Explainer: All About DRDO’s New COVID Drug

Explainer: All About DRDO’s New COVID Drug

India’s new COVID-19 drug has got an emergency approval for as an adjunct therapy in moderate to severe COVID patients by Drugs Controller General of India
Explainer: All About DRDO’s New COVID DrugHow effective is DRDO’s new #COVID19 drug?

New Delhi: Defence Research and Development Organisation’s (DRDO) new COVID-19 drug – 2-DG has been recently granted permission for as an adjuvant therapy (treatment given in addition to the primary treatment) in moderate to severe COVID patients by the Drugs Controller General of India (DCGI).

Here’s a quick lowdown on this new drug and how it helps in the COVID-19 treatment and what is the opinion of the experts:

DRDO’s Anti-COVID Drug – 2-DG 

This drug has been jointly developed by DRDO in collaboration with Dr Reddy’s Laboratories

Basically 2-DG stands for 2-deoxy-D glucose, which is essentially a modified glucose, the type that so far has been used in therapeutic treatments as anti-cancer and anti-viral agent. Now, Defence Research and Development Organisation (DRDO) has said that it should be only used as an additional treatment in moderate to severe COVID patients and not the mild ones.

This drug has been jointly developed by Institute of Nuclear Medicine and Allied Sciences (INMAS), a lab of the Defence Research and Development Organisation (DRDO), in collaboration with Dr Reddy’s Laboratories (DRL), Hyderabad.

The company claims that the drug can be produced easily in huge quantities as well.

The drug essentially comes in a powder form in a sachet and is to be taken twice a day by dissolving it in water, for at least a week.

But how does the DRODO drug help the COVID-19 patients?

The claims so far is that it leads to faster recovery in COVID patients who are hospitalised. It also claims that it reduces the dependence ON oxygen supplement in patientS and works against all the variants of the virus.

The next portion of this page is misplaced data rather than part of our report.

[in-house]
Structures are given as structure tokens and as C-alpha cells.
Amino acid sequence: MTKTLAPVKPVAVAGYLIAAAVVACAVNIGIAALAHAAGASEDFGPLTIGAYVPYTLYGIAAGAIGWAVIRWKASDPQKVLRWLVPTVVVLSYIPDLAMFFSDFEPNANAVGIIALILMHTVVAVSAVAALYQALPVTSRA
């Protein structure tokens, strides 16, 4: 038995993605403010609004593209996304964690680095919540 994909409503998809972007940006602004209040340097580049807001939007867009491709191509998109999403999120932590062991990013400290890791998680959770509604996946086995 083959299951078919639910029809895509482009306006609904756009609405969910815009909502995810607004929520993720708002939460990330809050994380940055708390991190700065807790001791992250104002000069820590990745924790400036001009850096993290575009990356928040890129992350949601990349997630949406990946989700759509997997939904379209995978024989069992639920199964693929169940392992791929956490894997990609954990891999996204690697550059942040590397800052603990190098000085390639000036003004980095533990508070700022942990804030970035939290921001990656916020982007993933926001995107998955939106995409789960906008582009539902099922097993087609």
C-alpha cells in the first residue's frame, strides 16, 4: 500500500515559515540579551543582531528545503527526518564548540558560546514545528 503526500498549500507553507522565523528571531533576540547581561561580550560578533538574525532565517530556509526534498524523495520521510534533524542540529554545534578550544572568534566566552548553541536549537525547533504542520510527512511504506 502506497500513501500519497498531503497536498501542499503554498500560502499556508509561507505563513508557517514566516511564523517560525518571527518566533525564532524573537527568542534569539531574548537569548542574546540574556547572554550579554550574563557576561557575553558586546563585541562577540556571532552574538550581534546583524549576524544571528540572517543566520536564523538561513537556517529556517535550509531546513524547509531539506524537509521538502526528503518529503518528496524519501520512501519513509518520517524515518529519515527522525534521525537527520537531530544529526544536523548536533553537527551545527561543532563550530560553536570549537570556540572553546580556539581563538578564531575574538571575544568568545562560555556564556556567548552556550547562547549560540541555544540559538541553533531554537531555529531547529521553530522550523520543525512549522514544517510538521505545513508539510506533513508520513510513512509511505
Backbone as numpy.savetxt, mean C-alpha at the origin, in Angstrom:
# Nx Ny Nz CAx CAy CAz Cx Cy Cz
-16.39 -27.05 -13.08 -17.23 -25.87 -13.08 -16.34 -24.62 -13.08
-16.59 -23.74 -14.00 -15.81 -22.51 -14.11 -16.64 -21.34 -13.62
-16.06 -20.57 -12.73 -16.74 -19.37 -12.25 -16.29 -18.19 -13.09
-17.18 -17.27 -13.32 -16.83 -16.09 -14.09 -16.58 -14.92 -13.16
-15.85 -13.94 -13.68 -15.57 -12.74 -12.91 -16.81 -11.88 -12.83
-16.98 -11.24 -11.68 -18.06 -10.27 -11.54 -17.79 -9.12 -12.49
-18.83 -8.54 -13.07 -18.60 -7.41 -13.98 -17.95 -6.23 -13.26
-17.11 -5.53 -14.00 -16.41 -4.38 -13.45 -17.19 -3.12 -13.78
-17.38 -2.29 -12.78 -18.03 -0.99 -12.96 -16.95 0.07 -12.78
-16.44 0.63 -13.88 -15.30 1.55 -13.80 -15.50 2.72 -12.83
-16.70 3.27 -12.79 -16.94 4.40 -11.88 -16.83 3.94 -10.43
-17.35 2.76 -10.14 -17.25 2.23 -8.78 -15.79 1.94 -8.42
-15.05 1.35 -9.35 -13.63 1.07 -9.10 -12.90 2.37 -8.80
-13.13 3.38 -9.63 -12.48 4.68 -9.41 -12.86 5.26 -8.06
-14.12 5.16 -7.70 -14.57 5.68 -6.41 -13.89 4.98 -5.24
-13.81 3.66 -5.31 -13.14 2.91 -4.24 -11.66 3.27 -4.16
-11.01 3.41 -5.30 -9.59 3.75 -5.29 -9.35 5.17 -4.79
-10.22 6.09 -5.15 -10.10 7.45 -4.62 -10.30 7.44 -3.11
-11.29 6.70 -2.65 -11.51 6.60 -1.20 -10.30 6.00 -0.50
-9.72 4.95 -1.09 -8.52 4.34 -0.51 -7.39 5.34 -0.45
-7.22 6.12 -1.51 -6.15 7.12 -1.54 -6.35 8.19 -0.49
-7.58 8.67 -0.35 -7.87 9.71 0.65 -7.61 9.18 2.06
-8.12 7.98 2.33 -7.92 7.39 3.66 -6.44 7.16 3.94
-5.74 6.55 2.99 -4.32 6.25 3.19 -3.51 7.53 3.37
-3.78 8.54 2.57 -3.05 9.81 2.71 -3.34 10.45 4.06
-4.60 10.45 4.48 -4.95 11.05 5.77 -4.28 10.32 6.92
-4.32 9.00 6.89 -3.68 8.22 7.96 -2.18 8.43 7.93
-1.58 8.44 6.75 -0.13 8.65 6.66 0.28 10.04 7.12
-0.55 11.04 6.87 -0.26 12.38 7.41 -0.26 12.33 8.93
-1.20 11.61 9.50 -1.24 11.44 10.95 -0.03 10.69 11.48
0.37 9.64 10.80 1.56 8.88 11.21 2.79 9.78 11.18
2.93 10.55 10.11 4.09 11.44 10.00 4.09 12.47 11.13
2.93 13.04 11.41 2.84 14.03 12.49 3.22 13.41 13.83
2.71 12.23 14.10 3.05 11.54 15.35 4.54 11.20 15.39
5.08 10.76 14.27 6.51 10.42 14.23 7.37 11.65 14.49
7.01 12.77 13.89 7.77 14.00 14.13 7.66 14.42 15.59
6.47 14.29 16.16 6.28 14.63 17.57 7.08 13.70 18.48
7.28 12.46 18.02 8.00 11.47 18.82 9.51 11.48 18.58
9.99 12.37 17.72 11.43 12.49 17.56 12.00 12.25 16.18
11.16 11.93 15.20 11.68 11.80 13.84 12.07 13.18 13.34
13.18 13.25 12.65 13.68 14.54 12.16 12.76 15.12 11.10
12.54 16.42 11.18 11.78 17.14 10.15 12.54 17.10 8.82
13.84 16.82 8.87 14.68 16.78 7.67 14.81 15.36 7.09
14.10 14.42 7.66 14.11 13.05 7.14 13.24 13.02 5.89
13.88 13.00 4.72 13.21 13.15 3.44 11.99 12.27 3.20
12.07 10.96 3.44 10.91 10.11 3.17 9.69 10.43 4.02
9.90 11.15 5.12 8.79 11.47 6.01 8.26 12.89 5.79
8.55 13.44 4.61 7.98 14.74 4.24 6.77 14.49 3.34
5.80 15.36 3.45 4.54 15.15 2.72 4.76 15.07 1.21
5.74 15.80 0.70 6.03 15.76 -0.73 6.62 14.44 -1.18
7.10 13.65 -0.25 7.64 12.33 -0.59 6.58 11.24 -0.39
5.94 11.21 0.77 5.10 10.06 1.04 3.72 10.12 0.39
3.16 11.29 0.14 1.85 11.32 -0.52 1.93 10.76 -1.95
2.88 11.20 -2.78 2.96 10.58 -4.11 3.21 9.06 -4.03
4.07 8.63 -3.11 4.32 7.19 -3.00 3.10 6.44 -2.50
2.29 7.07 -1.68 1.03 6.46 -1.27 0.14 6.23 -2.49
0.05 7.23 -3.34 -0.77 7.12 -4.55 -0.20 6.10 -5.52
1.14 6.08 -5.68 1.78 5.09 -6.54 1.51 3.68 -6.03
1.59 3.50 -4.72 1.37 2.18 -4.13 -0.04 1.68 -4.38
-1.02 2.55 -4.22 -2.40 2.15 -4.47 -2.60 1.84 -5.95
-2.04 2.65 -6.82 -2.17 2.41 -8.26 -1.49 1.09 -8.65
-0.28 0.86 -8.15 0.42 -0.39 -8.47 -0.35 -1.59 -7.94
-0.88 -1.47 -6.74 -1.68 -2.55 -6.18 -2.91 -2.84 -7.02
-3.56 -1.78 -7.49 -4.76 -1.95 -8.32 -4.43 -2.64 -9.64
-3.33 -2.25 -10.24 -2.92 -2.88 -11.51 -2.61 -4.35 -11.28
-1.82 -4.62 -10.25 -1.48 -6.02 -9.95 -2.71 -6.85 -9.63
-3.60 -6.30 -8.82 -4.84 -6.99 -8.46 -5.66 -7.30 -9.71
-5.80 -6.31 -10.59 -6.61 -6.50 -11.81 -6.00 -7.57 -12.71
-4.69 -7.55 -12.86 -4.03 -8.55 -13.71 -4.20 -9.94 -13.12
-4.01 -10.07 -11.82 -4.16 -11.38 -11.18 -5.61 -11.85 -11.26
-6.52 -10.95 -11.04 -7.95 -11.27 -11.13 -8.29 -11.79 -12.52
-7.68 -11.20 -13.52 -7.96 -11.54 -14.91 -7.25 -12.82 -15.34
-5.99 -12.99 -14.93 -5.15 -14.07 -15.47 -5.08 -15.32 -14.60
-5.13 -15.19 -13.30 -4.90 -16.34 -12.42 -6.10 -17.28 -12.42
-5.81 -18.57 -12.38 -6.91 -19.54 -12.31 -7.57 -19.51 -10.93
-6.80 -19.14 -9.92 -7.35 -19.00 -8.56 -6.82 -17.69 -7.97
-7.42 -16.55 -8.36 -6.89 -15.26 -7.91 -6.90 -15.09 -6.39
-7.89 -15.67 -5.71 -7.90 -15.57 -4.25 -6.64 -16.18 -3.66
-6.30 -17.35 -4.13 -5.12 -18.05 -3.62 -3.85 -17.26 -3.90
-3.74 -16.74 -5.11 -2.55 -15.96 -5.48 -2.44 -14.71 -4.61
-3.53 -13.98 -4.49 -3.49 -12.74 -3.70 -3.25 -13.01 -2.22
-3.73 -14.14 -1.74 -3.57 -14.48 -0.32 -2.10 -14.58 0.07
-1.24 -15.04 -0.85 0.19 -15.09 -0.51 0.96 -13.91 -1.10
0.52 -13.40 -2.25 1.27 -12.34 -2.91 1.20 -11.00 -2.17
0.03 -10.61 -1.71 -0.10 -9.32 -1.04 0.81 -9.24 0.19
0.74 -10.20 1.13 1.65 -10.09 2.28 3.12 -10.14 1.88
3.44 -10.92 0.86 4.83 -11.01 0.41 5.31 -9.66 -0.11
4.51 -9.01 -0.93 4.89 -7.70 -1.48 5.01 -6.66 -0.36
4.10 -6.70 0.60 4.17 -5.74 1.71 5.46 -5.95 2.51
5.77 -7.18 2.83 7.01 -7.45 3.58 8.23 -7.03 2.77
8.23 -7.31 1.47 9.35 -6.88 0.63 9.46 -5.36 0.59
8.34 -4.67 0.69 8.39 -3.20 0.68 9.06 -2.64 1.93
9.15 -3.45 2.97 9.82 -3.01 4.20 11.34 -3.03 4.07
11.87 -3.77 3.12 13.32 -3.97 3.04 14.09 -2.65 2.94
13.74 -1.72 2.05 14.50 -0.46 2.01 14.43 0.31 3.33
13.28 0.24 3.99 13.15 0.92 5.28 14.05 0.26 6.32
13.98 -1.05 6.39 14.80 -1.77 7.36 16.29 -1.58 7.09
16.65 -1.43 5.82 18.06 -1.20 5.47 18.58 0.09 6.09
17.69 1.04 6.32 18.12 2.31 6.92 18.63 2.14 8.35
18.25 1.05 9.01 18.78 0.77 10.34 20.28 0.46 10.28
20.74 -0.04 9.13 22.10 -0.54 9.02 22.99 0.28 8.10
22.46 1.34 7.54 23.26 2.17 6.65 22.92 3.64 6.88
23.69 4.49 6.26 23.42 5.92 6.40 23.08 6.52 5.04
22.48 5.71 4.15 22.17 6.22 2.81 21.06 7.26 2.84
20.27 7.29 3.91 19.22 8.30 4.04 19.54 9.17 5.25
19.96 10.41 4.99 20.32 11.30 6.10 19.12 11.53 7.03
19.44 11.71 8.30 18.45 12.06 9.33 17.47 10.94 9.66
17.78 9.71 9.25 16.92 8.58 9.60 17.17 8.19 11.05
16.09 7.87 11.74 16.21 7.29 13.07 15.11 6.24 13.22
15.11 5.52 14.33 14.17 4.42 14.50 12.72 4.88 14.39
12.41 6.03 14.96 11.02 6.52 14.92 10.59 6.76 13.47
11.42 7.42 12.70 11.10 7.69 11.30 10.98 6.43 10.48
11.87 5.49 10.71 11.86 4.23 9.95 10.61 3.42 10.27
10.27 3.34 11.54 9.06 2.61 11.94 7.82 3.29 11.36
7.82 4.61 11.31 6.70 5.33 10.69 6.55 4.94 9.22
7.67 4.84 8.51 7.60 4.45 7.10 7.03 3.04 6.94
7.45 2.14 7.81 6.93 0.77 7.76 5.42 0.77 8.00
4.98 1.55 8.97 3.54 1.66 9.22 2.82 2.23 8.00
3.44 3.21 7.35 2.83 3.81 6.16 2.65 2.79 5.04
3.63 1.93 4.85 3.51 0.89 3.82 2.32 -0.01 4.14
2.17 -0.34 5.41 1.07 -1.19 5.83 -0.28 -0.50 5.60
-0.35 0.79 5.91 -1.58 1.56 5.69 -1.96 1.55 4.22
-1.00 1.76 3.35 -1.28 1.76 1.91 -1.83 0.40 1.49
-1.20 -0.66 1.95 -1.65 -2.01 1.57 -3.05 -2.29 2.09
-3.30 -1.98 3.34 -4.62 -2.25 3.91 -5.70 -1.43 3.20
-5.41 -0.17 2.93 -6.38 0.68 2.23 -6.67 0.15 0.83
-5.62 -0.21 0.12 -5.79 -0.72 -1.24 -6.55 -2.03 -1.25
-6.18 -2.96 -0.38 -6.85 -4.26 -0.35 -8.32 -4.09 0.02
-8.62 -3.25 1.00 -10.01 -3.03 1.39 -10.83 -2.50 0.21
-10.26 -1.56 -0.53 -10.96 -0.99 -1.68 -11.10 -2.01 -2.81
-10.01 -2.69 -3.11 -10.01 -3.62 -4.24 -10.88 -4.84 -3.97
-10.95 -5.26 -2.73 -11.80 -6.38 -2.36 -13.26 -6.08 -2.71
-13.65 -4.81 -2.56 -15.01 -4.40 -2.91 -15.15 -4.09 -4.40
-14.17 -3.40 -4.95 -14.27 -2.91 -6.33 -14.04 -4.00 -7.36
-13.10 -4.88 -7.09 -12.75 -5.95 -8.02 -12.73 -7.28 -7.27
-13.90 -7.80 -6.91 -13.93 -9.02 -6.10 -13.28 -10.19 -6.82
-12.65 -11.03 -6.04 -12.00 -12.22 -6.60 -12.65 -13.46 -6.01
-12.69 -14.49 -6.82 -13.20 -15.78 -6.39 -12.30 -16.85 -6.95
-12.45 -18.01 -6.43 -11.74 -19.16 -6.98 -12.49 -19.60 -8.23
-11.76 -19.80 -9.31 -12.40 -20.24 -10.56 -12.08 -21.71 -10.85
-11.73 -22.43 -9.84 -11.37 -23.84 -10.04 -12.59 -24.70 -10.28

Also Read: Dos And Don’ts Of Using Steroids In COVID-19 Treatment

What Is The Technology Behind DRDO’s 2-DG COVID Drug?

For the virus to multiply fast in the body it needs glucose for energy. When the virus feeds on this modified glucose for energy, the claim is that it will get arrested. Which means it will stop from multiplying at that same rate.

What is The Evidence On The Effectiveness Of DRDO’s 2-DG COVID Drug?

The initial clinical data found that the molecule works effectively against SARS-COV2, then DRDO and DRL conducted phase 2 clinical trials on 110 patients. Phase 3 trials were carried out on 220 patients admitted. And at the end of the trials, they concluded that the patients became free from the supplemental oxygen by Day 3.

Also Read: COVID-19 Makes It Harder For People To Access Basic Health Services

Experts View On DRDO’s 2-DG COVID Drug

Talking about the drug and why it was given an emergency approval in the country, Dr Sudhir Chandna, Additional Director Institute of Nuclear Medicine and Allied Sciences, DRDO said,

The data that has been submitted to the drug controller has undergone thorough scrutiny and the peer review publication of the data is in process and will be done very shortly. The one reason why we went for an emergency approval is that we saw that our drug had some indication that really seemed to help COVID patients and their oxygen dependency. Data from all our clinical trials have suggested that the use of drug in COVID patients reduces the oxygen dependency and can save lives.